Annex C – Uses and users of reconviction rates and average number of reconvictions per offender
C1 The Scottish Government carried out a user survey for the Reconviction Rates in Scotland statistical bulletin in December 2014. The results of the survey can be found on the Scottish Government's website. Some of the points noted in the survey have been addressed in subsequent bulletins.
C2 Reconviction rates are a helpful tool in supporting policy development. It also informs implementation of the Scottish Government’s Justice Strategy, which seeks to prevent and reduce further offending, by addressing the underlying cause, and delivering a decisive shift in the balance between community and custodial sentences. This requires collaboration with a broad range of stakeholders across the justice system, who are looking to safely and effectively manage and support those who have committed offences and help them to reintegrate into their communities, in order to prevent further offending.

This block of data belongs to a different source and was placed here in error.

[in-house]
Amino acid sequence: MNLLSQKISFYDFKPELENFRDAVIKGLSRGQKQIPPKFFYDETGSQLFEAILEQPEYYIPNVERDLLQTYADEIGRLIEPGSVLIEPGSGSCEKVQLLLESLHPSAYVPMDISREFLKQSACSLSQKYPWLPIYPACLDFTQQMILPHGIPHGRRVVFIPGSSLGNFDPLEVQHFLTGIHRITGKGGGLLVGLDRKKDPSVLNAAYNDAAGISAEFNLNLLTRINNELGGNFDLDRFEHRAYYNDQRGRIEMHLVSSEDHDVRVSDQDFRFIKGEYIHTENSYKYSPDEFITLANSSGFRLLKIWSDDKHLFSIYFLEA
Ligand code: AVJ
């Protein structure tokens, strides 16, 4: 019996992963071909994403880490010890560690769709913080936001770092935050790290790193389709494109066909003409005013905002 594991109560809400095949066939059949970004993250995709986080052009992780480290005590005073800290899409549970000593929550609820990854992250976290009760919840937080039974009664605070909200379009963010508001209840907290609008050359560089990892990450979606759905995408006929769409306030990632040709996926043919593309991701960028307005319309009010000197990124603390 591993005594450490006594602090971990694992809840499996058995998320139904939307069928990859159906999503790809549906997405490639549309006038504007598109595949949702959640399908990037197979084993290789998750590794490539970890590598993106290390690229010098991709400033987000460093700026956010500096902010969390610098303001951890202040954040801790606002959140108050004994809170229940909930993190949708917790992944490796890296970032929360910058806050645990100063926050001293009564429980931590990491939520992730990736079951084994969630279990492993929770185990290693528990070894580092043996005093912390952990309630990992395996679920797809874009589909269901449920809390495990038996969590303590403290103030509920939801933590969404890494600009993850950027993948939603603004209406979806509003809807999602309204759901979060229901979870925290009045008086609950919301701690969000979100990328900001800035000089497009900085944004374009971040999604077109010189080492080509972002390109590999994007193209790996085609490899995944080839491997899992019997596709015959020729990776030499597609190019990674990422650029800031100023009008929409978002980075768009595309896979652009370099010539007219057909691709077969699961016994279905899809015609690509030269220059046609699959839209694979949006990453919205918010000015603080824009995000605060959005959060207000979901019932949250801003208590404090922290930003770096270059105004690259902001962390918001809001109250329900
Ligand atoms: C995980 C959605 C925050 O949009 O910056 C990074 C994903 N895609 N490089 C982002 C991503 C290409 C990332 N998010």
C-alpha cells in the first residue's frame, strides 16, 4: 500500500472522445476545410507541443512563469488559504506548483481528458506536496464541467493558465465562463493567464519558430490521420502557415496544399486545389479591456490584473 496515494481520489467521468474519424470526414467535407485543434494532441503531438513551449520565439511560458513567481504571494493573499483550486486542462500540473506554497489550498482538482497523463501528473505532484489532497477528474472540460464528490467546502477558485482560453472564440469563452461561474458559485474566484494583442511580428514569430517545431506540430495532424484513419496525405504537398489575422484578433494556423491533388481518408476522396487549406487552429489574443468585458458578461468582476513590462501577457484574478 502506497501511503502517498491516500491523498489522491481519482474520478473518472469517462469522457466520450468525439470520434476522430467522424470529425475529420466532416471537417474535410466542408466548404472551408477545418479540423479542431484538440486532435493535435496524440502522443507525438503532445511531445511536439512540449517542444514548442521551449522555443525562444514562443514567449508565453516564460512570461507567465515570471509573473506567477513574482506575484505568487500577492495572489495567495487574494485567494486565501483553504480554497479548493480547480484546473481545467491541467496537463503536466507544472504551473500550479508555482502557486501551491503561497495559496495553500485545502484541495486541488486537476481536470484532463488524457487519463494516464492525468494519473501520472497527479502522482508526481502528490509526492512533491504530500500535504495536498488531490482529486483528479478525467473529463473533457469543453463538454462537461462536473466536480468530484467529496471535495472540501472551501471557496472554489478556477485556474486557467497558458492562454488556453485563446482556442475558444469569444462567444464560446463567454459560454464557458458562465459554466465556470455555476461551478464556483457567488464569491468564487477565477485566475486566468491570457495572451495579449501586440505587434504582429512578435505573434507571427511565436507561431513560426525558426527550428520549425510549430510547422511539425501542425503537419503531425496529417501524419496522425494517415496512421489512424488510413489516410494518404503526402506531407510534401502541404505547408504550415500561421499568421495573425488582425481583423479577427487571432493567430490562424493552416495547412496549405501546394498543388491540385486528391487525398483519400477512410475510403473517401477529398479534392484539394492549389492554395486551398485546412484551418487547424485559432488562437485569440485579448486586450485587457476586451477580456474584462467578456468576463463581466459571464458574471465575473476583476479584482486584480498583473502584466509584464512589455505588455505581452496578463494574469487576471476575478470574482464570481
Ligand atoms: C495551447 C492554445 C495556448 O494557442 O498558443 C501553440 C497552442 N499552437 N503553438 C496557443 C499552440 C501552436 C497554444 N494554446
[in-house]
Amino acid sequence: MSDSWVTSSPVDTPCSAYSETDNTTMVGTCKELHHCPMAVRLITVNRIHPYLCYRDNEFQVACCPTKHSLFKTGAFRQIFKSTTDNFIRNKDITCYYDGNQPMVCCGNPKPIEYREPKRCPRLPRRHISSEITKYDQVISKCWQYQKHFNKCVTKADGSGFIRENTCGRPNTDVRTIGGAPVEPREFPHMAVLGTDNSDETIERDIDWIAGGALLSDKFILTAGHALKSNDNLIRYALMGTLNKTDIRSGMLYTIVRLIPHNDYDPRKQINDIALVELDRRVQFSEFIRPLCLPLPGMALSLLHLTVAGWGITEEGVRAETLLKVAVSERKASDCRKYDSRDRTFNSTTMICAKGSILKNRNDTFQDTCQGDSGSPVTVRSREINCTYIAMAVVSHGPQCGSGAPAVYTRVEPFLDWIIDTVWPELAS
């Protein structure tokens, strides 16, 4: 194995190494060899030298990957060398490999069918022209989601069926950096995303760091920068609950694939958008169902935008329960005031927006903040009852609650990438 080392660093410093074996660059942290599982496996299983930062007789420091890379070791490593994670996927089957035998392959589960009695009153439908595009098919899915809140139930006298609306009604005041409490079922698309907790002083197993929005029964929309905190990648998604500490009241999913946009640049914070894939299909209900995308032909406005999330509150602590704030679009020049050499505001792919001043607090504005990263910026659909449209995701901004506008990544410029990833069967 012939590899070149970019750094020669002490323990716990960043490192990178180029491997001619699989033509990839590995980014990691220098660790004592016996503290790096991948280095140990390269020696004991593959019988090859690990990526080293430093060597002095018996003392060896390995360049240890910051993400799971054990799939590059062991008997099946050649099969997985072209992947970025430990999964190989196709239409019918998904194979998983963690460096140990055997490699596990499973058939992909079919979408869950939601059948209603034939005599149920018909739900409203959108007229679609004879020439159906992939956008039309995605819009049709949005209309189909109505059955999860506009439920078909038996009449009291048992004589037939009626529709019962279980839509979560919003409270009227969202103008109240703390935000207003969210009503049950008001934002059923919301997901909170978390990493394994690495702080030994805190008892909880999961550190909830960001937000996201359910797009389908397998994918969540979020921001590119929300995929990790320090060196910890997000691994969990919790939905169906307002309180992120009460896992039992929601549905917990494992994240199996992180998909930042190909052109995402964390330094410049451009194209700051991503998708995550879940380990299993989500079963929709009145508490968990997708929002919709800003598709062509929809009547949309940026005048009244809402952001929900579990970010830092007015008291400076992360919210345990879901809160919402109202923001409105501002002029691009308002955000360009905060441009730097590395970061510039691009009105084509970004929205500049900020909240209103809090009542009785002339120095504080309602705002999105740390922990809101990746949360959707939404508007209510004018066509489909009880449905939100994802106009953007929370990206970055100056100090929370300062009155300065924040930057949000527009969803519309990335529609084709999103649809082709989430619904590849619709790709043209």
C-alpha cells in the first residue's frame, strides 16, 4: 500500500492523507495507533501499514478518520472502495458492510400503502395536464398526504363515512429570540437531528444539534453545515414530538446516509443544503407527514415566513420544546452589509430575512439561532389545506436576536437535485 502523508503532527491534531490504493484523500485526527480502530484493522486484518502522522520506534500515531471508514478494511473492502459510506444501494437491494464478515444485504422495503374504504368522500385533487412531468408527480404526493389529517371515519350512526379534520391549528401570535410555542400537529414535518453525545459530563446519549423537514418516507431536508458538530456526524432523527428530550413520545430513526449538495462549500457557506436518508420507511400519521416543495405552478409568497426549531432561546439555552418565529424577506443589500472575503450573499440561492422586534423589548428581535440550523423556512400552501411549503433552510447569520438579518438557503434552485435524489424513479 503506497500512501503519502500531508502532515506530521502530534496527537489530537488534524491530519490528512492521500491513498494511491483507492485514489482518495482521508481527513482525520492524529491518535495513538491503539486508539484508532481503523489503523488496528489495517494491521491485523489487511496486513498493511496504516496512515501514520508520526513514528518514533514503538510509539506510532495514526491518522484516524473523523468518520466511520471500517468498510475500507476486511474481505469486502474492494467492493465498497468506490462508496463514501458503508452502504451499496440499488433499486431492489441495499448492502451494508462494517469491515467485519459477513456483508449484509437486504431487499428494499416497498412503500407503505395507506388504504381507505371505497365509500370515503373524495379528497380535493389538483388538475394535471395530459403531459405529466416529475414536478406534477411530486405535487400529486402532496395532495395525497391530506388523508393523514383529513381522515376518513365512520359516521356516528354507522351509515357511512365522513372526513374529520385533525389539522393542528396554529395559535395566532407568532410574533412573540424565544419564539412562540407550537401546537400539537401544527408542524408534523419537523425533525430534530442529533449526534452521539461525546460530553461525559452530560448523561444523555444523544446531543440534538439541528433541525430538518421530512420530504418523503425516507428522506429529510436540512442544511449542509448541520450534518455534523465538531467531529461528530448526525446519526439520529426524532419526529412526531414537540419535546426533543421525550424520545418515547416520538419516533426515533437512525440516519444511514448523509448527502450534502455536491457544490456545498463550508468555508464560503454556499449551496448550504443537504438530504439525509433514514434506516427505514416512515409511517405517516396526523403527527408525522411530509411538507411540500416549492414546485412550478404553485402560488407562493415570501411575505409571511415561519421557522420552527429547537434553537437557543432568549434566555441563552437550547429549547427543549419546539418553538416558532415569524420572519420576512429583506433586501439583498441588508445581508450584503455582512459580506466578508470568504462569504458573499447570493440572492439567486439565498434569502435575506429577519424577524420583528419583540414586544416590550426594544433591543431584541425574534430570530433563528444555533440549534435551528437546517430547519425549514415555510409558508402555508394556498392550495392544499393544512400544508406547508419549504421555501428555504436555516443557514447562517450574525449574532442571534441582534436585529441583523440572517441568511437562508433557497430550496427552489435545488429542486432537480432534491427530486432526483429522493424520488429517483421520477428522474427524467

C3 Users of information on reconviction rates include:
- Scottish Government
- Community Justice Scotland
- Local Authorities
- Scottish Prison Service
- Police Scotland
- Scottish Courts and Tribunals Service
- Scottish Sentencing Council
- Risk Management Authority
- Parole Board for Scotland
- Health boards
- Victim Support
- Third sector partners
- Convention of Scottish Local Authorities (COSLA)
- Association of Directors of Social Work
C4 We are made aware of new users, and their uses of this data, on an ongoing basis and we will continue to include their contributions to the development of reconviction statistics in Scotland.
C5 Local authorities find the data useful for identifying local issues and to inform feedback on performance to partners. These data are useful in terms of providing contextual information to help assess the effectiveness of justice programmes, and for gaining understanding about structural patterns in offending, such as the age-crime curve.
C6 The Scottish Government uses the data for purposes of government, which includes developing policies to reduce reoffending, answering parliamentary questions from MSPs from all political parties, and answering freedom of information requests.